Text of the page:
Dallas Racing Attorneys
Have you been arrested for racing, or engaging in a contest for speed? Under Texas law, racing is a crime that can land you serious jail time. In order to be charged with this offense, it’s not required that drag race. If you’re driving down the highway, and you race (even for a moment) with someone who happens to drive next to you, you can be arrested.
Before September 1, 2003, racing was a Class C misdemeanor, punishable only be a fine of up to $500. You couldn’t be sentenced to jail time. However, racing is, at a minimum, a Class B misdemeanor, which carries a penalty range of up to 6 months in jail and a fine of up to $2000.
Depending upon the alleged facts of your case, the crime of racing can contemplate a wide array of punishment schemes. If you’ve previously been convicted of racing, charged with racing while in possession of an open container of alcohol, or allged to have been racing while intoxicated, the offense is enhanced to a Class A misdemeanor. Under these facts, you can receive up to a year in the county jail, and fine of up to $4000. Have you already been convicted twice for racing? If so, you’re looking at a state jail felony. You could serve from 180 days to 2 years in the state jail, and receive a fine of up to $10,000. If anyone suffered bodily injury, the racing charge is enhanced to a third degree felony, punishable by 2 to 10 years in prison, and up to a $10,000. Finally, if you’re charged with racing that resulted in the death of another, you’r looking at a second degree felony; an offense that carries a punishment from 2 to 20 in the state penitentiary, and up to a $10,000 fine.
If you’ve been arrested for racing, you need serious legal help. Call the Dallas criminal defense lawyers at Berlof & Newton, P.C. 214.827.2800 or email one of our attorneys now using the “Get Legal Help Now!” in the left margin of this web page. Each of our lawyers has over 15 years of experience in the practice of criminal defense law. Free consultation. Don’t leave your fate to chance. We want to help you! Se habla español.
Texas Transportation Code Section 545.420. RACING ON HIGHWAY. (a) A person may not participate in any manner in:
(1) a race;
(2) a vehicle speed competition or contest;
(3) a drag race or acceleration contest;
(4) a test of physical endurance of the operator of a vehicle; or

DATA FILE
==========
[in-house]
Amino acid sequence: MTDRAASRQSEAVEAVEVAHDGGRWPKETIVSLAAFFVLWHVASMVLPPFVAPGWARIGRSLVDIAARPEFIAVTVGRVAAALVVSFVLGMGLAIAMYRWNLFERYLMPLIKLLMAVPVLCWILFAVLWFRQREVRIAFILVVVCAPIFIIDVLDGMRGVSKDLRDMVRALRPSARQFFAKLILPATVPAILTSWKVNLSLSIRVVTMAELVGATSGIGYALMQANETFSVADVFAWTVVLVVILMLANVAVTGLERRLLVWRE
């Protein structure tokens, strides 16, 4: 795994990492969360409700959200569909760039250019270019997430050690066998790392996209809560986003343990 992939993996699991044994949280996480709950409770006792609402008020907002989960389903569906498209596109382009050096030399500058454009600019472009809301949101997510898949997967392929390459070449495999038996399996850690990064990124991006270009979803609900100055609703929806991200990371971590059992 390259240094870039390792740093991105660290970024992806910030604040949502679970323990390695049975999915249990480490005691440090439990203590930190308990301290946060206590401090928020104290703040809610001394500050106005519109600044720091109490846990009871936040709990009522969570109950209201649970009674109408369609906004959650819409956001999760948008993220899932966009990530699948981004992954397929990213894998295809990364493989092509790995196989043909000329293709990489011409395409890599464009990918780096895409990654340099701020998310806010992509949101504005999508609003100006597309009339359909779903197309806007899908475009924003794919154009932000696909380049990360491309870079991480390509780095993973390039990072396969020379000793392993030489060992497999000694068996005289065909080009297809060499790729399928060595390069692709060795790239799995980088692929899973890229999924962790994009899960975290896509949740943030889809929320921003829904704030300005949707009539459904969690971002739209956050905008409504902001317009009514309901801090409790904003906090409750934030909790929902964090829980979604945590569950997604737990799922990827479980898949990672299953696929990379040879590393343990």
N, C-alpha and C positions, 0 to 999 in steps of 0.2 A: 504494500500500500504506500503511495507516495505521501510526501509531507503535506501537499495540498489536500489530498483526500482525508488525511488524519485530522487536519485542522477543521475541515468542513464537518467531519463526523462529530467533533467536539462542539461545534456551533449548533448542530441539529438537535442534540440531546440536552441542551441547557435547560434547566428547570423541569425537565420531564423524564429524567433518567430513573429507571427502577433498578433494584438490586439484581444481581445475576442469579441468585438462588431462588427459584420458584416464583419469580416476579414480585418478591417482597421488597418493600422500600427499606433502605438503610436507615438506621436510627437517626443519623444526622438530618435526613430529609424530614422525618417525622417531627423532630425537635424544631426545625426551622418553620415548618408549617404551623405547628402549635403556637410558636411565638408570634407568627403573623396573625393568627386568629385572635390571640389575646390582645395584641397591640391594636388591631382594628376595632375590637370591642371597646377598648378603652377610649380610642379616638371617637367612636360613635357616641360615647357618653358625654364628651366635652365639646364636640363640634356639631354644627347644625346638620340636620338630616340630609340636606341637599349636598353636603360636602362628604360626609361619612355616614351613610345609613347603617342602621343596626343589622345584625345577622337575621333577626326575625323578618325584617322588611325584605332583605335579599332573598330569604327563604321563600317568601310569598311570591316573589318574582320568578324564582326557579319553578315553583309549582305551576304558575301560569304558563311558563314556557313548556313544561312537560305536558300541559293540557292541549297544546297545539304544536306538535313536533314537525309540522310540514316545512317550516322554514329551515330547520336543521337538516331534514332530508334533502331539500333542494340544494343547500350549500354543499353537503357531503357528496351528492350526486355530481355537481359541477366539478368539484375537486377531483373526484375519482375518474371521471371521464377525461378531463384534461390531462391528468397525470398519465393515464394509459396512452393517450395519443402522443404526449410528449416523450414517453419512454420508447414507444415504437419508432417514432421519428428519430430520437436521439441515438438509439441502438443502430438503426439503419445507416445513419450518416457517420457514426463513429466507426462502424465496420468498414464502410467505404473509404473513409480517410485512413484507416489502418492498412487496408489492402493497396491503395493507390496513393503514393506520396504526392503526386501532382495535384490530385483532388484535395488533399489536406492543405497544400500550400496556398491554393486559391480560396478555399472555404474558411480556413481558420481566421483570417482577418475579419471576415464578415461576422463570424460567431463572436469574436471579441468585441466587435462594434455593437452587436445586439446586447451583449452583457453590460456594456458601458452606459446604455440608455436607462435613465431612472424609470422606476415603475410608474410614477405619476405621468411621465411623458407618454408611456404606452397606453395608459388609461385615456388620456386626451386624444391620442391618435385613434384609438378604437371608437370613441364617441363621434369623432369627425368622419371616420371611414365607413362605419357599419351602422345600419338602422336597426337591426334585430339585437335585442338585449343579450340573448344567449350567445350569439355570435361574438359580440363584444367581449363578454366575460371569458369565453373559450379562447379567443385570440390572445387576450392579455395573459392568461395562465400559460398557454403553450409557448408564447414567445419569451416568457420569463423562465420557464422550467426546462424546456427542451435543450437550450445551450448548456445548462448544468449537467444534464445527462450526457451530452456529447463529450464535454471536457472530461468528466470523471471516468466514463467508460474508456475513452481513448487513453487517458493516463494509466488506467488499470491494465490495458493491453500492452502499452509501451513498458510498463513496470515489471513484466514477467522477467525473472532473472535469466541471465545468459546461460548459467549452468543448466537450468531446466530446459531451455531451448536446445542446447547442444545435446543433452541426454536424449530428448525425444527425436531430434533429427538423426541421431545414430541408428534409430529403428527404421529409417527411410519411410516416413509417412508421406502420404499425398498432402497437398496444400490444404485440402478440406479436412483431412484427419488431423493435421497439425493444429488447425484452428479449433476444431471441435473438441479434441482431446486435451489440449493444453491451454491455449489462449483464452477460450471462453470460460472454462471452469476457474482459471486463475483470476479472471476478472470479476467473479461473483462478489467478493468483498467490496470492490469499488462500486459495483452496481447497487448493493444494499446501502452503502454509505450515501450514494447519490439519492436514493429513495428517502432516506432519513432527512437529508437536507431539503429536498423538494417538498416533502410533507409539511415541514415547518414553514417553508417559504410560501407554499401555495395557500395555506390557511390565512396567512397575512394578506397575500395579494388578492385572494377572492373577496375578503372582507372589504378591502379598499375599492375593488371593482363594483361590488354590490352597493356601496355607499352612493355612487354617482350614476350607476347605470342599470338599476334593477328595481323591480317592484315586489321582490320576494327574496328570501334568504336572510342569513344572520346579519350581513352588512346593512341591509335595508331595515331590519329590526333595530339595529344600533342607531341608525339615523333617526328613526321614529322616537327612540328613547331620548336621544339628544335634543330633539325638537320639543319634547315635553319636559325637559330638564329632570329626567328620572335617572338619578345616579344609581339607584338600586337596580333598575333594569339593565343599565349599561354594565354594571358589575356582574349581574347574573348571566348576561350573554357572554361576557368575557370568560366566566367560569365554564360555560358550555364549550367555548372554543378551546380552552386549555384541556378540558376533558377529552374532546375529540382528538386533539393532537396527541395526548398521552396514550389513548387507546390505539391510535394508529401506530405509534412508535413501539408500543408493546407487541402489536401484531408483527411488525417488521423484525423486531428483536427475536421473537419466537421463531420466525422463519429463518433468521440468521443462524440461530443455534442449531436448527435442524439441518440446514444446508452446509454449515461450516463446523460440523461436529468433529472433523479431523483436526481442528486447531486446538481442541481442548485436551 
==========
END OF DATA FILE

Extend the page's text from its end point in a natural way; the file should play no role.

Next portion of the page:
(5) in connection with a drag race, an exhibition of vehicle speed or acceleration or to make a vehicle speed record.
(b) In this section:
(1) “Drag race” means the operation of:
(A) two or more vehicles from a point side by side at accelerating speeds in a competitive attempt to outdistance each other; or
(B) one or more vehicles over a common selected course, from the same place to the same place, for the purpose of comparing the relative speeds or power of acceleration of the vehicle or vehicles in a specified distance or time.
(2) “Race” means the use of one or more vehicles in an attempt to:
(A) outgain or outdistance another vehicle or prevent another vehicle from passing;
(B) arrive at a given destination ahead of another vehicle or vehicles; or
(C) test the physical stamina or endurance of an operator over a long-distance driving route.
(d) Except as provided by Subsections (e)-(h), an offense under Subsection (a) is a Class B misdemeanor.
(e) An offense under Subsection (a) is a Class A misdemeanor if it is shown on the trial of the offense that:
(1) the person has previously been convicted one time of an offense under that subsection; or
(2) the person, at the time of the offense:
(A) was operating the vehicle while intoxicated, as defined by Section 49.01, Penal Code; or
(B) was in possession of an open container, as defined by Section 49.031, Penal Code.
(f) An offense under Subsection (a) is a state jail felony if it is shown on the trial of the offense that the person has previously been convicted two times of an offense under that subsection.
(g) An offense under Subsection (a) is a felony of the third degree if it is shown on the trial of the offense that as a result of the offense, an individual suffered bodily injury.
(h) An offense under Subsection (a) is a felony of the second degree if it is shown on the trial of the offense that as a result of the offense, an individual suffered serious bodily injury or death.
(i) This subsection applies only to a motor vehicle used in the commission of an offense under this section that results in an accident with property damage or personal injury. A peace officer shall require the vehicle to be taken to the nearest licensed vehicle storage facility unless the vehicle is seized as evidence, in which case the vehicle may be taken to a storage facility as designated by the peace officer involved. Notwithstanding Article 18.23, Code of Criminal Procedure, the owner of a motor vehicle that is removed or stored under this subsection is liable for all removal and storage fees incurred and is not entitled to take possession of the vehicle until those fees are paid.
Acts 1995, 74th Leg., ch. 165, Sec. 1, eff. Sept. 1, 1995. Amended by Acts 2003, 78th Leg., ch. 535, Sec. 1, eff. Sept. 1, 2003.
Acts 2009, 81st Leg., R.S., Ch. 1258, Sec. 1, eff. September 1, 2009.